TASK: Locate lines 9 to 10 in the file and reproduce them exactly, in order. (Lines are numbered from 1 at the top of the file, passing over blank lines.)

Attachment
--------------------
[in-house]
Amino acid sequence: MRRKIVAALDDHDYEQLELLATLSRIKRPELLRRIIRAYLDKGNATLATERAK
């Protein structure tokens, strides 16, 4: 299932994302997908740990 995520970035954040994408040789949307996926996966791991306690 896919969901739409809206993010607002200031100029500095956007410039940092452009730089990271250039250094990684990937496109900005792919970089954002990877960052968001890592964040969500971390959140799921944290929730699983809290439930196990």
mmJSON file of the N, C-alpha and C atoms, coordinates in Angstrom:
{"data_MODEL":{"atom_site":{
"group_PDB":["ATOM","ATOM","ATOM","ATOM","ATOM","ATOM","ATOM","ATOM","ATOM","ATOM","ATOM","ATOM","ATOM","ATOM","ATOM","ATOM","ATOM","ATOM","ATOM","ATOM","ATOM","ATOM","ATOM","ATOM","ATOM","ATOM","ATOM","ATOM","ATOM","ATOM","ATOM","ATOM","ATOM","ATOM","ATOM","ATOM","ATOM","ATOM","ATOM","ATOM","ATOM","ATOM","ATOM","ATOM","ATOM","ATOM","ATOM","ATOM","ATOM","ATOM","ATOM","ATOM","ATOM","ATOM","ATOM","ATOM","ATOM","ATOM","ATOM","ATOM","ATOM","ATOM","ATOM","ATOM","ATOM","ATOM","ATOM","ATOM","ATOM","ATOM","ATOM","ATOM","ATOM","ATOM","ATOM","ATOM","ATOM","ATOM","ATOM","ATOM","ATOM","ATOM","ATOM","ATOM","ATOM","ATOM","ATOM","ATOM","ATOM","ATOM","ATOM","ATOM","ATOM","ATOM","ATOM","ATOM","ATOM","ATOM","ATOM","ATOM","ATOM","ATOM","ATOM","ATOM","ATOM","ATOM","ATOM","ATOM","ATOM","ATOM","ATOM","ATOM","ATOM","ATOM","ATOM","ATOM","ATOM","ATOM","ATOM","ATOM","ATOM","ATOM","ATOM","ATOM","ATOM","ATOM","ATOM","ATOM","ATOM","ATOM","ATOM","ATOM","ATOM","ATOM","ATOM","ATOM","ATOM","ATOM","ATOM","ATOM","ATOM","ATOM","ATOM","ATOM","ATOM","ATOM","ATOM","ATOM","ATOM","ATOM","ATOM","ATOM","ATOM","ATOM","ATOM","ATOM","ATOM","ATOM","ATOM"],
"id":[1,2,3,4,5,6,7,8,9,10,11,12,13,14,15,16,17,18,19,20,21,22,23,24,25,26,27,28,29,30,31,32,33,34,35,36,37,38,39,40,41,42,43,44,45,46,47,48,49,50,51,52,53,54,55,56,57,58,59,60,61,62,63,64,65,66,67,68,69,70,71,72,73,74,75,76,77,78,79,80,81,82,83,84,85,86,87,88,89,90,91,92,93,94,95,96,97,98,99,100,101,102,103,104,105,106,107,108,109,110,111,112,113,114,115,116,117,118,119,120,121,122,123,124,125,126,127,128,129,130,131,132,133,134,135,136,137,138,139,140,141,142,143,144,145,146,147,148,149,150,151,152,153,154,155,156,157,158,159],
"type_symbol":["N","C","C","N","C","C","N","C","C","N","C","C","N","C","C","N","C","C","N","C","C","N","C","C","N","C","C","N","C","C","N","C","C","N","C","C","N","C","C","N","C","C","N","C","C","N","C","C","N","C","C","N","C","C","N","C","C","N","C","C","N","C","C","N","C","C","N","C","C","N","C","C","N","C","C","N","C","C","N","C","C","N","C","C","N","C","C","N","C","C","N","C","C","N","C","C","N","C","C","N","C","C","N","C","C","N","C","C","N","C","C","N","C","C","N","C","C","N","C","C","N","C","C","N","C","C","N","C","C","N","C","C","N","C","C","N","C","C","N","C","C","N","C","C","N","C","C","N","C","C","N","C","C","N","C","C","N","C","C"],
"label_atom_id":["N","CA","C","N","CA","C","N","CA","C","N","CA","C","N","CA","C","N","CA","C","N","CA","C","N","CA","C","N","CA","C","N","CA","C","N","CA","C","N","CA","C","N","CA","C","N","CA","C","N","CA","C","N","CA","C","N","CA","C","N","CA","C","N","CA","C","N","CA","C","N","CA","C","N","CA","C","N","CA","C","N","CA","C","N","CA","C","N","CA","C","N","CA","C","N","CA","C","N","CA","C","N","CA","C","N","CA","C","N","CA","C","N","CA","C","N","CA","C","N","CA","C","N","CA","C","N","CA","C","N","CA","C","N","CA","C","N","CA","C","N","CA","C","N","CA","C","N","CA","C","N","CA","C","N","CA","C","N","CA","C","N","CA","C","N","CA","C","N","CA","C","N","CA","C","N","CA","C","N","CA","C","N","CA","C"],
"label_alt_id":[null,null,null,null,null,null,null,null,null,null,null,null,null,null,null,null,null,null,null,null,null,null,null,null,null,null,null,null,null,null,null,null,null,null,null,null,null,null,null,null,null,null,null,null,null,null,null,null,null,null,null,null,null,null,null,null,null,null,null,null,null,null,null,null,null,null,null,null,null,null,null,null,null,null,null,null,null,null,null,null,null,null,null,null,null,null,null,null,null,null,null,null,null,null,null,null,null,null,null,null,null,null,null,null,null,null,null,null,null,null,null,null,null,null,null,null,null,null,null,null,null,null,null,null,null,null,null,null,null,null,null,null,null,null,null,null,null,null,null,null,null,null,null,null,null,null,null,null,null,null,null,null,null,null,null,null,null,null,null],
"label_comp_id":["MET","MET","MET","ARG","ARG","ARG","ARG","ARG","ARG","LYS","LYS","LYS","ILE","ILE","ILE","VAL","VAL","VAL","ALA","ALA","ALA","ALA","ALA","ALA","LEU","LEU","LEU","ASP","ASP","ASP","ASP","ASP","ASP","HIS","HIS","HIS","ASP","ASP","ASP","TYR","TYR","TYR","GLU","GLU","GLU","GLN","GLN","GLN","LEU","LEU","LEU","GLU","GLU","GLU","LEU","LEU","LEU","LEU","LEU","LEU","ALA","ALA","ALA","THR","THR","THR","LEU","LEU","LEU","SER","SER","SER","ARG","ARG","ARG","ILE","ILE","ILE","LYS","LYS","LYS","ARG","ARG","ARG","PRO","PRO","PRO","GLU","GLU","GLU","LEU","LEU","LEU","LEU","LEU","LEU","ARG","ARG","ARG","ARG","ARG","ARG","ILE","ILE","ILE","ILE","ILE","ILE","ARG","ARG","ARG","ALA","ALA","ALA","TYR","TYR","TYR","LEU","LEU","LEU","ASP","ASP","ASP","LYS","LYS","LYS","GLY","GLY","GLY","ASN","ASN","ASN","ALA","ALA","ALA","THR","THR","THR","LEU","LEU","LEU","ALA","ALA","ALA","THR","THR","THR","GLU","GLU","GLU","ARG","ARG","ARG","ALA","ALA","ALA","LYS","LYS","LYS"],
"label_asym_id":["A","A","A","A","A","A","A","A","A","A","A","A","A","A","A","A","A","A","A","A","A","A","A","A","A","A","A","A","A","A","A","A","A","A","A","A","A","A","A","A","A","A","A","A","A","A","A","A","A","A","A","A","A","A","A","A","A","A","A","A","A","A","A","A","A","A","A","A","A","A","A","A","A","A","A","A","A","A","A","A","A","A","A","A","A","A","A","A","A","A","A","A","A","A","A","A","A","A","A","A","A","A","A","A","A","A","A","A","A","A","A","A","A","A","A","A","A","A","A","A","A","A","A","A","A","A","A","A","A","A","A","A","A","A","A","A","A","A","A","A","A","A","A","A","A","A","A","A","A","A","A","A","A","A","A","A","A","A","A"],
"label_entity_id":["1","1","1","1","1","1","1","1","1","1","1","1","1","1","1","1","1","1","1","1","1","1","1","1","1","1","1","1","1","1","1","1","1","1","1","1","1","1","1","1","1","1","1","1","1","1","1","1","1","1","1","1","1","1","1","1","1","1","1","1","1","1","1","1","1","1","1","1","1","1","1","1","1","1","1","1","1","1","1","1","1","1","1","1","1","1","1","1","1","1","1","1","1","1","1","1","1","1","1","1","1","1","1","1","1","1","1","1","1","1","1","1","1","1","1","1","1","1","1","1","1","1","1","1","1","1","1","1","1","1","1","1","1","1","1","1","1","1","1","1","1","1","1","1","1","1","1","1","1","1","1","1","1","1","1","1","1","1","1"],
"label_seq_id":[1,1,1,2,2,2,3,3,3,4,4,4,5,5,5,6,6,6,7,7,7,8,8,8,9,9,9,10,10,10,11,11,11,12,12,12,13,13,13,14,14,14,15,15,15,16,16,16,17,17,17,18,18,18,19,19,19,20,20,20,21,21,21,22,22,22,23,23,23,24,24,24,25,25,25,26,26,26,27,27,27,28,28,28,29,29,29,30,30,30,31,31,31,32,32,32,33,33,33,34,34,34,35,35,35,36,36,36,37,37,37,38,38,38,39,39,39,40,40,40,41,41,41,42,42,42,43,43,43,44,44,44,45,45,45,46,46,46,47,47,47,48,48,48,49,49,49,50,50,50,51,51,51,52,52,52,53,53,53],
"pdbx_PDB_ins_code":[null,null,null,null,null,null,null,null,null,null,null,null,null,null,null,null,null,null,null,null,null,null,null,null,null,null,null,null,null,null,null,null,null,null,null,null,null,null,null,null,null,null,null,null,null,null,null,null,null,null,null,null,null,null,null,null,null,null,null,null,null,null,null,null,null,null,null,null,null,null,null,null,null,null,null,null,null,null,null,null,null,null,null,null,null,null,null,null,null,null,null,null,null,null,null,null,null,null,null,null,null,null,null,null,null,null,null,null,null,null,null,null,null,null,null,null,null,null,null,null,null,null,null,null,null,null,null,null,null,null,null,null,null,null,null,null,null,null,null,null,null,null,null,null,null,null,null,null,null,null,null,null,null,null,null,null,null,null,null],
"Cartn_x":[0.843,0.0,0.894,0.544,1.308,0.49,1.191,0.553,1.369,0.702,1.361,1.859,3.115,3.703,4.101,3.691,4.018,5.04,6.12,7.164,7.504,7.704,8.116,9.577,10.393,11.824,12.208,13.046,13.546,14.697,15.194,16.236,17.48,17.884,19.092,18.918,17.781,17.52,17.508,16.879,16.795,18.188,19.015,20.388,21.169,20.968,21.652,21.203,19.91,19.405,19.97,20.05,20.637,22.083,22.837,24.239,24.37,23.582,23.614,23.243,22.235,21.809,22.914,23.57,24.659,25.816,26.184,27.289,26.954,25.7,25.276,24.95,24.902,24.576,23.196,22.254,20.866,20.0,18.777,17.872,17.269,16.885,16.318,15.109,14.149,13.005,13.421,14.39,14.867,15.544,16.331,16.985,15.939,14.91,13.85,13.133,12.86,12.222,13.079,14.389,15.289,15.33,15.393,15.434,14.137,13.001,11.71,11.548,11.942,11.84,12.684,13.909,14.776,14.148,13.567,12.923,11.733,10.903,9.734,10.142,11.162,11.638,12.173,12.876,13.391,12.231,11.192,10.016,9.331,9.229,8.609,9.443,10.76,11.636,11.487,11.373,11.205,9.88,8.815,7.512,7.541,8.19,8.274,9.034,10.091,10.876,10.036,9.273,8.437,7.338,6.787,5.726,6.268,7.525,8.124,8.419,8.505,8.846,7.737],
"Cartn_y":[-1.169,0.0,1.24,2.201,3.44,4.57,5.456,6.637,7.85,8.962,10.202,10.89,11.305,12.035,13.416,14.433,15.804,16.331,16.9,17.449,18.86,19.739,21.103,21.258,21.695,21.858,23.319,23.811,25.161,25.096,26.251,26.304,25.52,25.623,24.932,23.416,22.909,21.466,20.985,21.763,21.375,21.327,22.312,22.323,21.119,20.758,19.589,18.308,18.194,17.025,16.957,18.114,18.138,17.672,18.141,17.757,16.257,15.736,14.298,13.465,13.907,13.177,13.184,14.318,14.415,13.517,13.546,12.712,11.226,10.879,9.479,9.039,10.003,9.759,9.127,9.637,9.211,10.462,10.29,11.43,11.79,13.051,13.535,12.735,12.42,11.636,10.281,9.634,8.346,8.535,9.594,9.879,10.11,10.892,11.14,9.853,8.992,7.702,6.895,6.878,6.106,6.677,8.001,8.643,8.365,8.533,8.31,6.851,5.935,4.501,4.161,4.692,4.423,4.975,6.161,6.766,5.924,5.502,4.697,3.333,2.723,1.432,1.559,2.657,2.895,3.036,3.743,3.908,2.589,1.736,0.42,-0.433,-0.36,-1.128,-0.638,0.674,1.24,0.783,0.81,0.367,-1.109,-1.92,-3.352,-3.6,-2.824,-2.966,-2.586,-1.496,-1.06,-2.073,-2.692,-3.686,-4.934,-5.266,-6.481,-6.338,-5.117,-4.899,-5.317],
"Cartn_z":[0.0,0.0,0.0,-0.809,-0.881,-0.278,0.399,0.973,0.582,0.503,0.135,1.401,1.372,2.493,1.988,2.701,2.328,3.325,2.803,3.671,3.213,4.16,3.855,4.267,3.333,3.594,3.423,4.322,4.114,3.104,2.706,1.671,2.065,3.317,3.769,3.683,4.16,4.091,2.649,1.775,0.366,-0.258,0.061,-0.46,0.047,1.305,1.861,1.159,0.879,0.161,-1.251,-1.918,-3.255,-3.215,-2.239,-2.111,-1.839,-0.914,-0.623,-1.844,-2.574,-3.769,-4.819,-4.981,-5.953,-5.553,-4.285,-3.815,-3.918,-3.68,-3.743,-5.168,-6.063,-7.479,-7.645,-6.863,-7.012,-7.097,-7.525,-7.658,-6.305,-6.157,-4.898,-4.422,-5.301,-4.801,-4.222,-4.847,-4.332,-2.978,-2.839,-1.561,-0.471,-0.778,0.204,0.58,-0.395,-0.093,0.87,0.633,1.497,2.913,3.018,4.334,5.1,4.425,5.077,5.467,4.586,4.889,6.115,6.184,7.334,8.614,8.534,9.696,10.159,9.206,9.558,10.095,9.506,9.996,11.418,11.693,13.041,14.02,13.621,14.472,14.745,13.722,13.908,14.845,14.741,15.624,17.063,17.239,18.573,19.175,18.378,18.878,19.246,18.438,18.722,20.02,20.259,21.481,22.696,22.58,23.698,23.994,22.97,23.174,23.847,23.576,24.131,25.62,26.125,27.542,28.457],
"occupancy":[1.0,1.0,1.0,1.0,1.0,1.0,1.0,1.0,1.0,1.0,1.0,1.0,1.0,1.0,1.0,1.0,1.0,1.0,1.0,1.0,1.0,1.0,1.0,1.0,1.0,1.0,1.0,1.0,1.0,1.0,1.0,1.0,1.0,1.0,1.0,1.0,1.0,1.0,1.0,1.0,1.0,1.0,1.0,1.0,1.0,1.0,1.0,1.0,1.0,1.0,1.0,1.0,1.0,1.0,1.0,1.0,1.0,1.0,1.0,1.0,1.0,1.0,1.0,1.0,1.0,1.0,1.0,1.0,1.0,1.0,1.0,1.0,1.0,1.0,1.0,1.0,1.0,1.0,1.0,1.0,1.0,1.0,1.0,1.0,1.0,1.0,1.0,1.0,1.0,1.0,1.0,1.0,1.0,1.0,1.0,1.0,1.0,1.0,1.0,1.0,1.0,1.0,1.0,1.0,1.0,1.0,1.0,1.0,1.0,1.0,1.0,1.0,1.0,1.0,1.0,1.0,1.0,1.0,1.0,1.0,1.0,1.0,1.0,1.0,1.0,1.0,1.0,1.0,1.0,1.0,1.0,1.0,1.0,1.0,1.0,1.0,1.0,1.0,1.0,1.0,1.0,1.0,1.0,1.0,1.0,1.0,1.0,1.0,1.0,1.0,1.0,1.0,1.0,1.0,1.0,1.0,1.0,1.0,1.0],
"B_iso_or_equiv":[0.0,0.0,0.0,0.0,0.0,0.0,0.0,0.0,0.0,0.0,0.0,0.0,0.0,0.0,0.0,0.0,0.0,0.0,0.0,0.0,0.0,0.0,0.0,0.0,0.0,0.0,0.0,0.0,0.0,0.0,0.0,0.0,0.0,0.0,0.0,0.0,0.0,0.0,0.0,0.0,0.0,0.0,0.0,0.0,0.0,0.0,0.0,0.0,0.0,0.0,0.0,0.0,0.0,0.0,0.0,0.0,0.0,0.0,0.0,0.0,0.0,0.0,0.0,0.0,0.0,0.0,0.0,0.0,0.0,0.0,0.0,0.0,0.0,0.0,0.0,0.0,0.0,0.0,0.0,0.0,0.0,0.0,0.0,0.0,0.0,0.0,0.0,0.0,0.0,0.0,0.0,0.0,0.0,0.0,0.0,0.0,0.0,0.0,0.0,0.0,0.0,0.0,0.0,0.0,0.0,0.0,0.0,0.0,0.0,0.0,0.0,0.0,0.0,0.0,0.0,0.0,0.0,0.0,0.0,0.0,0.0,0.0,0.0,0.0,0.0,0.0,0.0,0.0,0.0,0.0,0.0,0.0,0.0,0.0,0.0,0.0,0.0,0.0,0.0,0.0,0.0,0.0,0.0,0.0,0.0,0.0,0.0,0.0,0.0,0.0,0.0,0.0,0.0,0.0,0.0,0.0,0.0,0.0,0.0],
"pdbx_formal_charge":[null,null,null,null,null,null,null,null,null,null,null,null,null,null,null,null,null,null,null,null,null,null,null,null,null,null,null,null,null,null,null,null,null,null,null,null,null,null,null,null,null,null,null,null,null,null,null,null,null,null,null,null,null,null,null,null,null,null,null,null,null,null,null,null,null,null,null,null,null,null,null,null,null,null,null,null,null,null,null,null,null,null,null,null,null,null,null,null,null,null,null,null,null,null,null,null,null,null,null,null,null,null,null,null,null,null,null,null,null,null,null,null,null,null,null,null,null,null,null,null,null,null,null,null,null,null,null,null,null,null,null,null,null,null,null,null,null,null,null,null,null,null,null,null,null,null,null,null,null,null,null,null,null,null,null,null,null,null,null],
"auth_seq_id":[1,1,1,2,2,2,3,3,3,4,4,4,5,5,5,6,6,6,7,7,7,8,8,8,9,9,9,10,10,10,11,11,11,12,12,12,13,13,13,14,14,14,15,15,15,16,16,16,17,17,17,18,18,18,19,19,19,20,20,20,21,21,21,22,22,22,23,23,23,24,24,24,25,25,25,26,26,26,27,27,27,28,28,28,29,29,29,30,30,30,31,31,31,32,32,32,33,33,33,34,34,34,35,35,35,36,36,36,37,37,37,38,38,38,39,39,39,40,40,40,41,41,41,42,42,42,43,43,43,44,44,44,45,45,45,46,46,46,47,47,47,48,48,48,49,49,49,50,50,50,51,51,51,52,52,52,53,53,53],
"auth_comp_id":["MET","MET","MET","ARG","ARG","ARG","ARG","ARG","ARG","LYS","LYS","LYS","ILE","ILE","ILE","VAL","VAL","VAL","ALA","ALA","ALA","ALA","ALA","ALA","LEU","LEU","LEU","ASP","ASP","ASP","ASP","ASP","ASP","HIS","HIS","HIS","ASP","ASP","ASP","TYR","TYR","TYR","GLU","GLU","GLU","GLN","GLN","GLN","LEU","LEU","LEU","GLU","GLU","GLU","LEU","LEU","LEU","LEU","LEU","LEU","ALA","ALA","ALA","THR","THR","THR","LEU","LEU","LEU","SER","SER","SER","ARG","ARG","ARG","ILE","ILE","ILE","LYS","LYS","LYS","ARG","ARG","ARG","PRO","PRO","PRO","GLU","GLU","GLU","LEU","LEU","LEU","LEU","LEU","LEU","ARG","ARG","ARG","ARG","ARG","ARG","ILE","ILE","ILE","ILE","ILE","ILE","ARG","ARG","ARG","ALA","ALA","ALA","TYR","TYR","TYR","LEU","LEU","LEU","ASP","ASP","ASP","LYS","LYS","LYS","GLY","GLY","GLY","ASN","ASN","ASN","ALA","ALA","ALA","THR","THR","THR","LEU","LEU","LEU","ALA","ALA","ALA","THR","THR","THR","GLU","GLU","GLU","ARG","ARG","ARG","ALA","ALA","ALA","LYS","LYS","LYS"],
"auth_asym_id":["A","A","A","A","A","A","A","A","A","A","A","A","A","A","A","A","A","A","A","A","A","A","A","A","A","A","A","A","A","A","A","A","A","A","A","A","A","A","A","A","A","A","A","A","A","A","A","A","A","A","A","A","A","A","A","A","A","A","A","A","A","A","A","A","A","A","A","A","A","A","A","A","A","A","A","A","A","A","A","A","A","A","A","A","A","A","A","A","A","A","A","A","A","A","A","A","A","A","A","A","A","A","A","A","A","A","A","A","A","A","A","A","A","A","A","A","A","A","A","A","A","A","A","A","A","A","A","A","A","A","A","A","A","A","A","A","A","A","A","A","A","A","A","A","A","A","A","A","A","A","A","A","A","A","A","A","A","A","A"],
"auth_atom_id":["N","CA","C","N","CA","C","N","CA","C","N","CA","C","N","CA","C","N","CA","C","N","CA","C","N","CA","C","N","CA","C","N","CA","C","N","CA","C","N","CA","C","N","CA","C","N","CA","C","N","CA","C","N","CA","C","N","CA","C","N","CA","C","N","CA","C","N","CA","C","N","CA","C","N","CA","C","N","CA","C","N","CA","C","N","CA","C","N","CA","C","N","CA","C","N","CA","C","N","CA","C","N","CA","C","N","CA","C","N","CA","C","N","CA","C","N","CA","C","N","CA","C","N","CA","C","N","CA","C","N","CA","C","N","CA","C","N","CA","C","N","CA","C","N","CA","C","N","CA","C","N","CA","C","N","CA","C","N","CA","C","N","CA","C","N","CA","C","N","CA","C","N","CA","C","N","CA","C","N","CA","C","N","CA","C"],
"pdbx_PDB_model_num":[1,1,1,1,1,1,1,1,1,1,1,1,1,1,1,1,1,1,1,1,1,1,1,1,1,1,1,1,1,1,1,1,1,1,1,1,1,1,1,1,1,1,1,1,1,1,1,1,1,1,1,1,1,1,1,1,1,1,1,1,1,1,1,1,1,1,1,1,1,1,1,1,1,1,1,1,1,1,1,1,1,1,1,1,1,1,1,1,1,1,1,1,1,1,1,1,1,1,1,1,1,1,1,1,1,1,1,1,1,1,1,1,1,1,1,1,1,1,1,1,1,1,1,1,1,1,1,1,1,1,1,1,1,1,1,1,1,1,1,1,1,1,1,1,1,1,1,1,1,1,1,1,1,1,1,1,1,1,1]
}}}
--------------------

"label_atom_id":["N","CA","C","N","CA","C","N","CA","C","N","CA","C","N","CA","C","N","CA","C","N","CA","C","N","CA","C","N","CA","C","N","CA","C","N","CA","C","N","CA","C","N","CA","C","N","CA","C","N","CA","C","N","CA","C","N","CA","C","N","CA","C","N","CA","C","N","CA","C","N","CA","C","N","CA","C","N","CA","C","N","CA","C","N","CA","C","N","CA","C","N","CA","C","N","CA","C","N","CA","C","N","CA","C","N","CA","C","N","CA","C","N","CA","C","N","CA","C","N","CA","C","N","CA","C","N","CA","C","N","CA","C","N","CA","C","N","CA","C","N","CA","C","N","CA","C","N","CA","C","N","CA","C","N","CA","C","N","CA","C","N","CA","C","N","CA","C","N","CA","C","N","CA","C","N","CA","C","N","CA","C","N","CA","C"],
"label_alt_id":[null,null,null,null,null,null,null,null,null,null,null,null,null,null,null,null,null,null,null,null,null,null,null,null,null,null,null,null,null,null,null,null,null,null,null,null,null,null,null,null,null,null,null,null,null,null,null,null,null,null,null,null,null,null,null,null,null,null,null,null,null,null,null,null,null,null,null,null,null,null,null,null,null,null,null,null,null,null,null,null,null,null,null,null,null,null,null,null,null,null,null,null,null,null,null,null,null,null,null,null,null,null,null,null,null,null,null,null,null,null,null,null,null,null,null,null,null,null,null,null,null,null,null,null,null,null,null,null,null,null,null,null,null,null,null,null,null,null,null,null,null,null,null,null,null,null,null,null,null,null,null,null,null,null,null,null,null,null,null],